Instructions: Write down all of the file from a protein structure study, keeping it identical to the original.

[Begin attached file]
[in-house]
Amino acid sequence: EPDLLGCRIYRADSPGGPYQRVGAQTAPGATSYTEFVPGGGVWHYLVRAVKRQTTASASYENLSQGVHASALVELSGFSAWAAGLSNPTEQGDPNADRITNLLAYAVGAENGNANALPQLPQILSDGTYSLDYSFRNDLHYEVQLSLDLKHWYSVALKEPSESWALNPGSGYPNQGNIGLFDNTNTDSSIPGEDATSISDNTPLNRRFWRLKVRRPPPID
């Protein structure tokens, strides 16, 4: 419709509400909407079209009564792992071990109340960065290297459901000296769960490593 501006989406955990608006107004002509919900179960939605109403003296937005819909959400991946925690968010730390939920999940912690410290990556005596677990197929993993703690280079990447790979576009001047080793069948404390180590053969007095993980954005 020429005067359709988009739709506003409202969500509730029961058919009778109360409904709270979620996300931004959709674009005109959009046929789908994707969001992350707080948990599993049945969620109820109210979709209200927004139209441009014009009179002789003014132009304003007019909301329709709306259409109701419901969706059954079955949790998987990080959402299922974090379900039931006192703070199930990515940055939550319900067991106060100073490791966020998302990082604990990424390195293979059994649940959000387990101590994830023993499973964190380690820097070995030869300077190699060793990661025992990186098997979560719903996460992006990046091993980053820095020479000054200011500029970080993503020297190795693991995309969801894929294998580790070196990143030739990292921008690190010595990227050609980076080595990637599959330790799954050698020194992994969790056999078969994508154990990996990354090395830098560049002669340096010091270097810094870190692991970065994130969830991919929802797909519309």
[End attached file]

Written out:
[in-house]
Amino acid sequence: EPDLLGCRIYRADSPGGPYQRVGAQTAPGATSYTEFVPGGGVWHYLVRAVKRQTTASASYENLSQGVHASALVELSGFSAWAAGLSNPTEQGDPNADRITNLLAYAVGAENGNANALPQLPQILSDGTYSLDYSFRNDLHYEVQLSLDLKHWYSVALKEPSESWALNPGSGYPNQGNIGLFDNTNTDSSIPGEDATSISDNTPLNRRFWRLKVRRPPPID
């Protein structure tokens, strides 16, 4: 419709509400909407079209009564792992071990109340960065290297459901000296769960490593 501006989406955990608006107004002509919900179960939605109403003296937005819909959400991946925690968010730390939920999940912690410290990556005596677990197929993993703690280079990447790979576009001047080793069948404390180590053969007095993980954005 020429005067359709988009739709506003409202969500509730029961058919009778109360409904709270979620996300931004959709674009005109959009046929789908994707969001992350707080948990599993049945969620109820109210979709209200927004139209441009014009009179002789003014132009304003007019909301329709709306259409109701419901969706059954079955949790998987990080959402299922974090379900039931006192703070199930990515940055939550319900067991106060100073490791966020998302990082604990990424390195293979059994649940959000387990101590994830023993499973964190380690820097070995030869300077190699060793990661025992990186098997979560719903996460992006990046091993980053820095020479000054200011500029970080993503020297190795693991995309969801894929294998580790070196990143030739990292921008690190010595990227050609980076080595990637599959330790799954050698020194992994969790056999078969994508154990990996990354090395830098560049002669340096010091270097810094870190692991970065994130969830991919929802797909519309």